Primary supervisorChunyang Chen
According to Australian Network on Disability, over 4 million people (about 20% of the whole population) in Australia have some form of disability. At the same time, it is estimated that 15% Australians were aged 65 and over. For people with disabilities and older users, mobile phones and other mobile devices can provide increased freedom by allowing users to act independently while remaining in contact with friends, family, and caregivers. However, studies of relatively small groups of mobile apps found that there still exists significant accessibility barriers. Imagine the frustrating UX experience of an elderly person with arthritis whose soft hand movements are not registered by her smartphone’s touchscreen. Or a color-blind user is unable to distinguish between the different color-coded routes in a transportation app. This suggests a continuing need for accessibility improvements.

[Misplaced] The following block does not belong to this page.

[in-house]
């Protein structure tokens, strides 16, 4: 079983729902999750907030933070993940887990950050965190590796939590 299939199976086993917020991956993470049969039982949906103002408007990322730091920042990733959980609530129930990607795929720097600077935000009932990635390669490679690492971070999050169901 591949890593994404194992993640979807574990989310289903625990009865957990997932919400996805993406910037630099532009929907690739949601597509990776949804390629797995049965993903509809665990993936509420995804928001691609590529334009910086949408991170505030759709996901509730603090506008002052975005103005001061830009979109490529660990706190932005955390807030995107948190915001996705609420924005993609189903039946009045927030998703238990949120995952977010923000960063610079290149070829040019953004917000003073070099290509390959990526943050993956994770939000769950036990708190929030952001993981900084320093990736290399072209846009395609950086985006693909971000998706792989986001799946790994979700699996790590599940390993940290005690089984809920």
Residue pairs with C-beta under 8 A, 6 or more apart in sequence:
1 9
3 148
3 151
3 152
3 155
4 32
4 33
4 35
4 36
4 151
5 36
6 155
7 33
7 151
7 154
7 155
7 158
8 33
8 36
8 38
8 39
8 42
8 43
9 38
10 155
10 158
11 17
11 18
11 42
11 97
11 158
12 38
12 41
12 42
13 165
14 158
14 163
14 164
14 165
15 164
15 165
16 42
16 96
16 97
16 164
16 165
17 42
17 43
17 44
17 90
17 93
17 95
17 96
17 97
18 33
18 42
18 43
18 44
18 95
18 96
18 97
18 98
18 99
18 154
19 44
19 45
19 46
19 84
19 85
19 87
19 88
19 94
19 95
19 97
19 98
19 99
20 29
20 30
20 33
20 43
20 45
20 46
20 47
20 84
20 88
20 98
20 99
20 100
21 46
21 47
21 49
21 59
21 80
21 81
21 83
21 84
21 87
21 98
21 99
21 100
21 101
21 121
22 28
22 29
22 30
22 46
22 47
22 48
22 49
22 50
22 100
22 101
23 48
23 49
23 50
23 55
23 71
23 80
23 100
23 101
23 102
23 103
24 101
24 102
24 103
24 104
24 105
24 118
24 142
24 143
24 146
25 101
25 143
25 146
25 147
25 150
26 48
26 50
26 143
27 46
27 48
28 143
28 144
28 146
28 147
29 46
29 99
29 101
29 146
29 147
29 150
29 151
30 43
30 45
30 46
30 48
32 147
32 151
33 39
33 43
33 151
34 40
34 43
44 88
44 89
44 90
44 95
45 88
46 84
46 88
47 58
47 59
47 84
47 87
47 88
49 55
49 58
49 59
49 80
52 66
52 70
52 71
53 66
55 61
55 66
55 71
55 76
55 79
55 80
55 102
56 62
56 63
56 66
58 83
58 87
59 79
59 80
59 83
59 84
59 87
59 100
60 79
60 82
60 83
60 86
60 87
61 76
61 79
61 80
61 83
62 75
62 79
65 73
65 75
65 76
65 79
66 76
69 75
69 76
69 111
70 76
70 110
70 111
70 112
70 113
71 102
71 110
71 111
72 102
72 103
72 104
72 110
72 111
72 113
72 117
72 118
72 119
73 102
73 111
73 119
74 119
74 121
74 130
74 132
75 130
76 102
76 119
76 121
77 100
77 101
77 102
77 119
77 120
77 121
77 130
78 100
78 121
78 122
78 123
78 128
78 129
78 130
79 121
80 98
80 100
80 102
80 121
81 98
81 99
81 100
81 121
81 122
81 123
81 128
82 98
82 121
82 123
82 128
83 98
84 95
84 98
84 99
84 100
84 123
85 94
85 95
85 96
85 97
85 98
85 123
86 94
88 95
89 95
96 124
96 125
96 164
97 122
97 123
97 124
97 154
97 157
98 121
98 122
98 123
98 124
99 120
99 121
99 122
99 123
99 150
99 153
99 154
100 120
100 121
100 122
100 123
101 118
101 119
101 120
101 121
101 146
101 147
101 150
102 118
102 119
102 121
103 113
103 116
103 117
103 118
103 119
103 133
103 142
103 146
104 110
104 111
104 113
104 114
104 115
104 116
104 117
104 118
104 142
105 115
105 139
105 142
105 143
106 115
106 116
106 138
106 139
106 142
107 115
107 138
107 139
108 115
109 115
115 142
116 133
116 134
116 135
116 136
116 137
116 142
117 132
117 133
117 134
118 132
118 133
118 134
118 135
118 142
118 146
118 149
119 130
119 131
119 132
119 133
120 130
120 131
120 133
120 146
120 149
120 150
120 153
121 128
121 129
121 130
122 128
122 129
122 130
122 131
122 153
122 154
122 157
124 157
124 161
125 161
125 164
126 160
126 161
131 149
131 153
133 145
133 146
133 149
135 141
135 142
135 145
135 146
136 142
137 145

Within this project, we will first carry out a large-scale accessibility analysis in real-world Android apps. Based on the findings from this empirical study, we will further develop algorithms and tools to enhance the accessibility of mobile apps. For development team including designers and developers, we will propose a model to proactively locate accessibility issues and recommend potential fixes to their app based on deep learning models. On the other hand, we will also propose a new approach based on the program analysis to deploy interaction proxies for runtime accessibility repair which could allow individuals or communities to quickly address accessibility failures that an app’s original developer is unable or unwilling to address.
Android app development, Accessibility, deep learning, human-computer interaction.